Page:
N 14 deg 22.839'
E 120 deg 34.677'
Of all things we saw on this trip, Corregidor Island was one of the "must see" spots for my dad. He's a bit of a history guy (that's what he got his Masters in). If anyone has any interest in WWII, then they would definitely have interest in Corregidor. I was very ill educated on the subject of Corregidor until this trip. I do have interest in WWII, but never applied myself enough to learning. When being in a place like this, you can't help but be immersed in history.
When you arrive at the docks, they herd you into a trolley and introduce you to the sperm shaped island. But they call it a tadpole shape. As you drive around, a tour guide will point out the significant sights and let you walk around the most interesting spots.
All along this island are gun stations and bunkers. Really, the whole island was one big military fort.
I had the James Bond theme stuck in my head thanks to this shot.
And you can tell they were not just for show. Some of the ammunition was the size of my wife. Much of it larger than her.
Yeah, she's the bomb.
One of coolest things we learned about was about the faux boat the US made. There is a small island off to the side of Corregidor that is roughly the size of a battle ship. They covered the island in concrete and added guns to make us look more fortified. Awesome.
I think dementia has finally set in with dad. Whenever he found a big gun barrel on the ground, he'd crawl on it and yell, "Banzi!" as if he were a Japanese conqueror.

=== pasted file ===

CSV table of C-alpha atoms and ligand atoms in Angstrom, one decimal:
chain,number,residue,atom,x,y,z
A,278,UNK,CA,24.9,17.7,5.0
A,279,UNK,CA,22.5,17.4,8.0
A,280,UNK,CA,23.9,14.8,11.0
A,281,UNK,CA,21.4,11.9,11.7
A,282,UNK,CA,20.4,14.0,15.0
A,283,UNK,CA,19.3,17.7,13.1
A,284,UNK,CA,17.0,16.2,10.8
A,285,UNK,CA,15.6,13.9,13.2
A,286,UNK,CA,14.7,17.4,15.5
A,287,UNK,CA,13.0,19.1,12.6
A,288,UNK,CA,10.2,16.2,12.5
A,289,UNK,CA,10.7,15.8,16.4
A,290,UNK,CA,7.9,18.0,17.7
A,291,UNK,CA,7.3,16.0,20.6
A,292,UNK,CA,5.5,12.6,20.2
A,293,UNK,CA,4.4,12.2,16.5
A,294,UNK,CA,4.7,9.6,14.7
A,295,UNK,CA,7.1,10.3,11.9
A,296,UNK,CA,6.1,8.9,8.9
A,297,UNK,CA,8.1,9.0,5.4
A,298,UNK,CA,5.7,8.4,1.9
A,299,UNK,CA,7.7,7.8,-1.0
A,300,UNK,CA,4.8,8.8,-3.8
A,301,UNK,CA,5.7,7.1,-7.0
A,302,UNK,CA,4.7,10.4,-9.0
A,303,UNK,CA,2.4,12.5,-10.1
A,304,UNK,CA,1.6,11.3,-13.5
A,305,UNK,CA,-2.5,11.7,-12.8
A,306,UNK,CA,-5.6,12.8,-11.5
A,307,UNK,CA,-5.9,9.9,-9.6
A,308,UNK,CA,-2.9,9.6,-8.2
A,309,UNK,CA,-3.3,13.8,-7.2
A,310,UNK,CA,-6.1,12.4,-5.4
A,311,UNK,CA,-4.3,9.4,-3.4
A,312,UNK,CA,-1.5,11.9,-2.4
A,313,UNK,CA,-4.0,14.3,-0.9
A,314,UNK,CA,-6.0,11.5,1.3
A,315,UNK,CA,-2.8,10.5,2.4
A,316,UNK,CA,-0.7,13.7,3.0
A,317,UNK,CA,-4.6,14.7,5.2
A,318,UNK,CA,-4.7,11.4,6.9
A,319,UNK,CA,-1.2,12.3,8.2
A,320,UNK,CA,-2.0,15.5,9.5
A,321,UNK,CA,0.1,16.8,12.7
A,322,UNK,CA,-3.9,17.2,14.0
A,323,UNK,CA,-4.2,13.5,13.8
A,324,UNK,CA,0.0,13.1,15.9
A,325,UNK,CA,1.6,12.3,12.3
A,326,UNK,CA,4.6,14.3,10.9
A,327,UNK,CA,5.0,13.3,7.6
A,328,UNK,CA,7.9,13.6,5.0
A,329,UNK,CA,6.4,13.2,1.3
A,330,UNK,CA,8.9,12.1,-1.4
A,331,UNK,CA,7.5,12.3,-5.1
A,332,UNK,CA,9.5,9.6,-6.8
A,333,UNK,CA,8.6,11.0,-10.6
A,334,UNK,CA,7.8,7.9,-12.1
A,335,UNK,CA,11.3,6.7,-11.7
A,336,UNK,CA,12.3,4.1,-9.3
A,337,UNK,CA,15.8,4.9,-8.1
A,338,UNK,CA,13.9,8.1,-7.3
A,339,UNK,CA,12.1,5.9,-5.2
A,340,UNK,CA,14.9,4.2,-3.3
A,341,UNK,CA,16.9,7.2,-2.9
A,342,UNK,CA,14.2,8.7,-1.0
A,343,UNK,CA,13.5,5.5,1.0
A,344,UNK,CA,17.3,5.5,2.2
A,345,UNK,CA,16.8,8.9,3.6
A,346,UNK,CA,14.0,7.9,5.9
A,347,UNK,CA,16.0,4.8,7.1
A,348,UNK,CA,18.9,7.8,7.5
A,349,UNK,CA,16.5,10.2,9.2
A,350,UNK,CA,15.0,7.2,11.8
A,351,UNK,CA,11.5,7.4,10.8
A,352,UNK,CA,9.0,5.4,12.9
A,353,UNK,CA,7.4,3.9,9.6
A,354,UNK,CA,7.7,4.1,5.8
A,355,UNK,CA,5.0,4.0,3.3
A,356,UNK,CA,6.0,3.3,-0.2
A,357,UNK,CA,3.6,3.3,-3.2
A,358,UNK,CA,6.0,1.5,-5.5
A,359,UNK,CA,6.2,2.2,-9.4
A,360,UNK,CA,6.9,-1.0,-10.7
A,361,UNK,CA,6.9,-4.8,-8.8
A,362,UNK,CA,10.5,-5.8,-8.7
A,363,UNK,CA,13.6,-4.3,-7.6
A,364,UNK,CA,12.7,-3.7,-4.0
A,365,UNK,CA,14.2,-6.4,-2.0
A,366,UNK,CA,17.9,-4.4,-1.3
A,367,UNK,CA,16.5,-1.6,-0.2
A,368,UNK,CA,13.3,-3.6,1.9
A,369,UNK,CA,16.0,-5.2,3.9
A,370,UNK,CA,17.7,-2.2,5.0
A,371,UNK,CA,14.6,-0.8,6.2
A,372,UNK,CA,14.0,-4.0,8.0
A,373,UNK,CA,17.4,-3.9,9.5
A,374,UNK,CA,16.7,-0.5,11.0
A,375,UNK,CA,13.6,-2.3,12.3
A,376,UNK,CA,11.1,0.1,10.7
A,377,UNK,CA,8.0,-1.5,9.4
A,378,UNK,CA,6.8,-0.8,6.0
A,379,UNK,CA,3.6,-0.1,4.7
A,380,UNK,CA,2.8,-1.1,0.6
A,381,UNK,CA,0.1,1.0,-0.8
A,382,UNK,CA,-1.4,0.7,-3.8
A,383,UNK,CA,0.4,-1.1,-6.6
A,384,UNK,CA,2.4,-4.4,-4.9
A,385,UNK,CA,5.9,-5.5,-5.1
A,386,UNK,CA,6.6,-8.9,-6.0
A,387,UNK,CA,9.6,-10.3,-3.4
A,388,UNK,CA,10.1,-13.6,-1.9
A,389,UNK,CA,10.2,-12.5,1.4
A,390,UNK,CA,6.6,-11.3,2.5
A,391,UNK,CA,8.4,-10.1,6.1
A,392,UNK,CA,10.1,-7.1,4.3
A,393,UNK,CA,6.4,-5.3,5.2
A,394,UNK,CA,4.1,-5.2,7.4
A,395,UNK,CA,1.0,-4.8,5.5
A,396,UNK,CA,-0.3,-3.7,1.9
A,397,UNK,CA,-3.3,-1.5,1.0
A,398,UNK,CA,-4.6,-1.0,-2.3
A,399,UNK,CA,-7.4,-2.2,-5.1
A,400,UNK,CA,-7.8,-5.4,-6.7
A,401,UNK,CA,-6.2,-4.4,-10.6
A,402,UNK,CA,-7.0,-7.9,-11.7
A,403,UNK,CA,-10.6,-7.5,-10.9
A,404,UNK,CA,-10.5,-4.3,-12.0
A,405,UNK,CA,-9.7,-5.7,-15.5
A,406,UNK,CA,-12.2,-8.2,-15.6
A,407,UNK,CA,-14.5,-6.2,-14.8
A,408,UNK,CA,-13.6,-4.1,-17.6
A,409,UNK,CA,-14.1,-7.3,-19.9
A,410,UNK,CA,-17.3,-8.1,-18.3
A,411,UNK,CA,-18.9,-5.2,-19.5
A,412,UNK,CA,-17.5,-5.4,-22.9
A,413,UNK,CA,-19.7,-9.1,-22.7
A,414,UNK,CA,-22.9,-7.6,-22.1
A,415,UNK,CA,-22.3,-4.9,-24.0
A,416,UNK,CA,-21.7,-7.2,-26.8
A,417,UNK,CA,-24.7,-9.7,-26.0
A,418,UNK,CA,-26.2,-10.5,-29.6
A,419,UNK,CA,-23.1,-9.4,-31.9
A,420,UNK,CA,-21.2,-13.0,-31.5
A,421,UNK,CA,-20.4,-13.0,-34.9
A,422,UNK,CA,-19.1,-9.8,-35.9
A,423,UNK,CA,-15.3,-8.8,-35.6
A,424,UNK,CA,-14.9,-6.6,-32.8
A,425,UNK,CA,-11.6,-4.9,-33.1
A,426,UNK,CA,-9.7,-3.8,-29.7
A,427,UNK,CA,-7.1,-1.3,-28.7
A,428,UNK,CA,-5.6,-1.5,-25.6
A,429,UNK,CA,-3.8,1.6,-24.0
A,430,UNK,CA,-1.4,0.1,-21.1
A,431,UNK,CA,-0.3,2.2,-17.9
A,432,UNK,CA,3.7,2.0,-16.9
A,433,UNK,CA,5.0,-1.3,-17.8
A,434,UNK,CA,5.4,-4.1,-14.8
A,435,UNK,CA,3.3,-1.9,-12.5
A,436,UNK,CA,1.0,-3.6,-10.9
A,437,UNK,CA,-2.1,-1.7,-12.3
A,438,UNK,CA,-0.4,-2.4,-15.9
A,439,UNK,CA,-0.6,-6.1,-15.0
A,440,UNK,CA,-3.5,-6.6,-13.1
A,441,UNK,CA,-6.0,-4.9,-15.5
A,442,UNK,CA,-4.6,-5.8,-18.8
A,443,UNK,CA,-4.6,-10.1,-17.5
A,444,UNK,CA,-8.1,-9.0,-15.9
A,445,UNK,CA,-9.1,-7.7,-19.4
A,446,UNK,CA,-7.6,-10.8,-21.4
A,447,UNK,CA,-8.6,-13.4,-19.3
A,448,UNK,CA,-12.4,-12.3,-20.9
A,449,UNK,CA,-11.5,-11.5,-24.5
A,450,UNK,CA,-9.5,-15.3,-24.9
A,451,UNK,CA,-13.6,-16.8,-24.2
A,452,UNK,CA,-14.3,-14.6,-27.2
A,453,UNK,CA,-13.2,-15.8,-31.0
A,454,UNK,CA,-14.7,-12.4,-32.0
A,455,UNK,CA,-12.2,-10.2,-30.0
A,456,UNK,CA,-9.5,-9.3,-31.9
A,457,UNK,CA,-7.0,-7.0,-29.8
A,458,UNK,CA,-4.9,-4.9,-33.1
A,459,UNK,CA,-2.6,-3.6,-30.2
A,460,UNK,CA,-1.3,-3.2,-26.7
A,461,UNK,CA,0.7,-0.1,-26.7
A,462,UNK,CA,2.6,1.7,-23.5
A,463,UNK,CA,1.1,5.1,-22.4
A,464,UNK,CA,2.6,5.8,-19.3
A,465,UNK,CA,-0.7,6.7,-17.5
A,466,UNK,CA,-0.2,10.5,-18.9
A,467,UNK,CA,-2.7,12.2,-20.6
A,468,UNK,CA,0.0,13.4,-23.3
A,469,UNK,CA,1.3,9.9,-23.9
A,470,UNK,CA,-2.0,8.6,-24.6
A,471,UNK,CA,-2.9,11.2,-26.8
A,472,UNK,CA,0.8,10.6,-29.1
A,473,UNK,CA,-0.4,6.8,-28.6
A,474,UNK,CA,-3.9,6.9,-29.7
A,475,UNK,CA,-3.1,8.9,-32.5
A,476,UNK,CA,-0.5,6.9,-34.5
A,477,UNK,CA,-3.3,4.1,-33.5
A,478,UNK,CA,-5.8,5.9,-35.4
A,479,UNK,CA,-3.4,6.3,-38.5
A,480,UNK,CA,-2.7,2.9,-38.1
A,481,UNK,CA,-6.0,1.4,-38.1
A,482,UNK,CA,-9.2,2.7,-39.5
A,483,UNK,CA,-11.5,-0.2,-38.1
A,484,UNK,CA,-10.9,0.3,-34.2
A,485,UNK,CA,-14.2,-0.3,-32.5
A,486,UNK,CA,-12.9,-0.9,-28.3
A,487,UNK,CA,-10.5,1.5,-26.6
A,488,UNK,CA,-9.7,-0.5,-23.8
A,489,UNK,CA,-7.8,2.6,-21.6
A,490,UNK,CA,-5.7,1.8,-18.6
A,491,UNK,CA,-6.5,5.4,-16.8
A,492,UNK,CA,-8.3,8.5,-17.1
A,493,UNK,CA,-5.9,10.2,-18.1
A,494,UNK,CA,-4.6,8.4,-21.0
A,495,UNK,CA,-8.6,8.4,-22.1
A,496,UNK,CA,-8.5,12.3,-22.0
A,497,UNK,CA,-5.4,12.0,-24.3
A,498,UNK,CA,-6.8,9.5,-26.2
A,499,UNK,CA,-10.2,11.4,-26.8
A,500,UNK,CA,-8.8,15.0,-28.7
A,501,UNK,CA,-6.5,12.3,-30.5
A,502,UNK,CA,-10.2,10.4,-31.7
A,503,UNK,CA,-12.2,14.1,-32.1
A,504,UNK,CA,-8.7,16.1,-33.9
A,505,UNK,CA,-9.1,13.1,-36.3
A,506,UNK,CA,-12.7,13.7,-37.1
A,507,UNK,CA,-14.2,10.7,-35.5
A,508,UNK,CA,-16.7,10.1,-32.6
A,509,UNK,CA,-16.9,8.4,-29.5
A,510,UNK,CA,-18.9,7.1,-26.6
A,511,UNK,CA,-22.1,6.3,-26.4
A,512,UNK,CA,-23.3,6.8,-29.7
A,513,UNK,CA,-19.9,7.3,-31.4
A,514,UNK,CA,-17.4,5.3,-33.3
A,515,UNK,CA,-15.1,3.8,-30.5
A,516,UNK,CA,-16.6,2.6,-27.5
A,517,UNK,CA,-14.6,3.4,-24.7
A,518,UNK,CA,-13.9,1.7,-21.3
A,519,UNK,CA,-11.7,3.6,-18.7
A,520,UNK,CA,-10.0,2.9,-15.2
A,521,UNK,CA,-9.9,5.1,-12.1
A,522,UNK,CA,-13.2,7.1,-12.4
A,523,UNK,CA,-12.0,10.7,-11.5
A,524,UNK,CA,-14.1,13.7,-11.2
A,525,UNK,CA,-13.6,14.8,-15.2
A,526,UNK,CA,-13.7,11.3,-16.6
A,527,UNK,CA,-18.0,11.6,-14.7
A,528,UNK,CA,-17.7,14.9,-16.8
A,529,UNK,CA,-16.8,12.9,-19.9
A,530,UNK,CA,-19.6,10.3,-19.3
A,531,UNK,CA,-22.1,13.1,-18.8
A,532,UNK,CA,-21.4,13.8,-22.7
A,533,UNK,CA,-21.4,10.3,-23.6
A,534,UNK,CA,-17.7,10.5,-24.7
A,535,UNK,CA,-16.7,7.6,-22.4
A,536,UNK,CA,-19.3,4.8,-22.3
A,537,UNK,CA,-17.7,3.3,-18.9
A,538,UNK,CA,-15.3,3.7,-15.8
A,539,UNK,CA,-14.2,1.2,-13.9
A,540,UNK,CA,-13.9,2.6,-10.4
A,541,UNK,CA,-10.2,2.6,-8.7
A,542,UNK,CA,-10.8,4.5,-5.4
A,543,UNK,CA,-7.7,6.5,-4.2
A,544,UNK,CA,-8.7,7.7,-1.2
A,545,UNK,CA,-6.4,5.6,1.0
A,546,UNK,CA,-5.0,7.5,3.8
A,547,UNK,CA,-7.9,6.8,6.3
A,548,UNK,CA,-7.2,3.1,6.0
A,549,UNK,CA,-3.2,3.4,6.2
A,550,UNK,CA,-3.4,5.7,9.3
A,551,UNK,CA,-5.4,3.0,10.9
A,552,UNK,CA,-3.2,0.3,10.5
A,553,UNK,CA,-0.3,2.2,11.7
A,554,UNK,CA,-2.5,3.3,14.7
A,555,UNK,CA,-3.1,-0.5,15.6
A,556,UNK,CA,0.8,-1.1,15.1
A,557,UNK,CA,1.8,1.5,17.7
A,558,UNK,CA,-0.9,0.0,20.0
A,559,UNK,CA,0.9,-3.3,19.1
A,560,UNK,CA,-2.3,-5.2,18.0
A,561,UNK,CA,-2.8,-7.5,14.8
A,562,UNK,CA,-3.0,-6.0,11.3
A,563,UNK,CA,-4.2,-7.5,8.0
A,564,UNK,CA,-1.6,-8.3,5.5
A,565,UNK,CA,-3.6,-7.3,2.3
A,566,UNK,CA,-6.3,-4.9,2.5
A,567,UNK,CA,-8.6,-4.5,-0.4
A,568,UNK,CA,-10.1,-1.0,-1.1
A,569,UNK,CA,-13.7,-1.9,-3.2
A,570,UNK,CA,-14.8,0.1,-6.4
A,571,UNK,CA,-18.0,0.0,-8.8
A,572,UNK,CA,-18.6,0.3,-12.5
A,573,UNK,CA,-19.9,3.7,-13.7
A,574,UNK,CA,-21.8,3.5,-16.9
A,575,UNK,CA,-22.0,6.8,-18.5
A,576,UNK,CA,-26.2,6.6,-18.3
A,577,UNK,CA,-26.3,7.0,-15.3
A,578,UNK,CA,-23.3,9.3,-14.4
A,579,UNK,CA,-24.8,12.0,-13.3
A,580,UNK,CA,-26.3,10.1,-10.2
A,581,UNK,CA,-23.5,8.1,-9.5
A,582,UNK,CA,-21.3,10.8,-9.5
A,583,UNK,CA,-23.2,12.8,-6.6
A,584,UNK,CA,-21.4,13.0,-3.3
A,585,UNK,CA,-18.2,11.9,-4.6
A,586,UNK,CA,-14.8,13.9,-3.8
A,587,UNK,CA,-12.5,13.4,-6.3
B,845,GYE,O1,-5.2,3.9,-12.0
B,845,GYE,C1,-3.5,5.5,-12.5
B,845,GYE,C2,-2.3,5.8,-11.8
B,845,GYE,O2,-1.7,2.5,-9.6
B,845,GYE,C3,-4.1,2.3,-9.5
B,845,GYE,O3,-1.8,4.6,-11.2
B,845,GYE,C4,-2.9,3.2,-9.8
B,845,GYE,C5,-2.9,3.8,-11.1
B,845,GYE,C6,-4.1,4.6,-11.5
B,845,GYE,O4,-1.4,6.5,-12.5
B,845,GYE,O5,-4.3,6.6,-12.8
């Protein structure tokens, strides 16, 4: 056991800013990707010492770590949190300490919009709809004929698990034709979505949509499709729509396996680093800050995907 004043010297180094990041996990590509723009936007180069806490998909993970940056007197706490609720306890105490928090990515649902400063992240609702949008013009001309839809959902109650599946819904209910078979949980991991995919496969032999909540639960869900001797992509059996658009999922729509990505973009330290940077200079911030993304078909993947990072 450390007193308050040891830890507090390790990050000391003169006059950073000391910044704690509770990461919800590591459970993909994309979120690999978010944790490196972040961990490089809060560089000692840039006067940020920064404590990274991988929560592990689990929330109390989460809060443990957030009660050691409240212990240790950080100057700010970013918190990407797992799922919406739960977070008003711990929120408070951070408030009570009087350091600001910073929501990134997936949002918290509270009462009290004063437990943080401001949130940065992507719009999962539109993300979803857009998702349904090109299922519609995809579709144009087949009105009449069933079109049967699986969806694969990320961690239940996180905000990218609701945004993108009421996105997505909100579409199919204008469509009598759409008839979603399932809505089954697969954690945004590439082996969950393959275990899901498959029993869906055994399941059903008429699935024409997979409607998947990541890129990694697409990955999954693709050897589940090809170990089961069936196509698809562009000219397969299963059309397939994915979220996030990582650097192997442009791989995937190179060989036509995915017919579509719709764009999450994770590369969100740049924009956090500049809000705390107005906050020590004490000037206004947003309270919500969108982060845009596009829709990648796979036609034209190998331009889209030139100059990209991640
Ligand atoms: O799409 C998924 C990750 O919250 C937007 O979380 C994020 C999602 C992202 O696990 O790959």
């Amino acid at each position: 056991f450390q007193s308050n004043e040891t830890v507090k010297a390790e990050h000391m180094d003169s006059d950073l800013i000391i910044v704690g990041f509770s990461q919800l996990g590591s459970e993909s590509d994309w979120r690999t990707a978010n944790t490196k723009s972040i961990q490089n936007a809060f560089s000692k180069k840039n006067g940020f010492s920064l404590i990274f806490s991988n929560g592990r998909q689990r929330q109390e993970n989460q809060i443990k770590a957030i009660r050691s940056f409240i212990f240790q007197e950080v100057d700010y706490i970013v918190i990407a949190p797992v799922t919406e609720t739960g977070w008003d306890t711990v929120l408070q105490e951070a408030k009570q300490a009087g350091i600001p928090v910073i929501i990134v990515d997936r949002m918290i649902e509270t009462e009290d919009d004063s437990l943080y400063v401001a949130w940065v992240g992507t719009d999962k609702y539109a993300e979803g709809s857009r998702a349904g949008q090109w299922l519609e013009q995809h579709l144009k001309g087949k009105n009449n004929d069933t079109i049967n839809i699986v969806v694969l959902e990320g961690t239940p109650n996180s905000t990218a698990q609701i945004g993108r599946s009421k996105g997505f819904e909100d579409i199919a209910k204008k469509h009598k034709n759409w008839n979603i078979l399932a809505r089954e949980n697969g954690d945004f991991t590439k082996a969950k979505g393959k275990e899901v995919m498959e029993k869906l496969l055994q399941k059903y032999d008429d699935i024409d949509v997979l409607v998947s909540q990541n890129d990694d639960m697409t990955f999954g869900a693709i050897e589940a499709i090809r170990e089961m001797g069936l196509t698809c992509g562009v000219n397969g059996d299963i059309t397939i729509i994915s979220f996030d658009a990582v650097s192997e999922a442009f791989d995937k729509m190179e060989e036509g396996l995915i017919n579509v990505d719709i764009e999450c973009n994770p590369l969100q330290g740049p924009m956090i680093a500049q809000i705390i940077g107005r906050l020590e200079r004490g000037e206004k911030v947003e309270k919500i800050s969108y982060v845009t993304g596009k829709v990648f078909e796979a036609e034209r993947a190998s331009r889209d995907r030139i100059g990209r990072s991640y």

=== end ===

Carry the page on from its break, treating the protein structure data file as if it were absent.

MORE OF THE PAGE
Although heavily fortified, the Japanese wore us out and took over the island. It took four years for us to regain the land. As the island fell to the Japanese, the famous leader MacArthur was given orders to leave. He faced the island before boarding his vessel and said his famous words, "I Shall Return!" I believe he said it just like that. But I think that's only the last half of the quote. "[When it's clear and safe, then I think] I Shall Return!" I have a quote like that of my own.
"[I doubt] I shall return."
There was so much blood shed here. We lost many of what we call our greatest generation. The Japanese lost many of theirs as well. It's an odd combination of amusement park, tourist attraction and war memorial.
The Eternal Flame memorial
Although we rode the trolley through most of the island, it was a tiring day. We arrived back at the docks at diner time. We walked to the nearby mall after our driver dropped us off at the hotel.
This was also time for my parents to say their last good-byes to Anna and me. We swapped pictures and just talked in our hotel room for a while. We said "good bye" and by the time Anna and I woke up the next morning, my parents had left for home. Anna and I have two more days to go.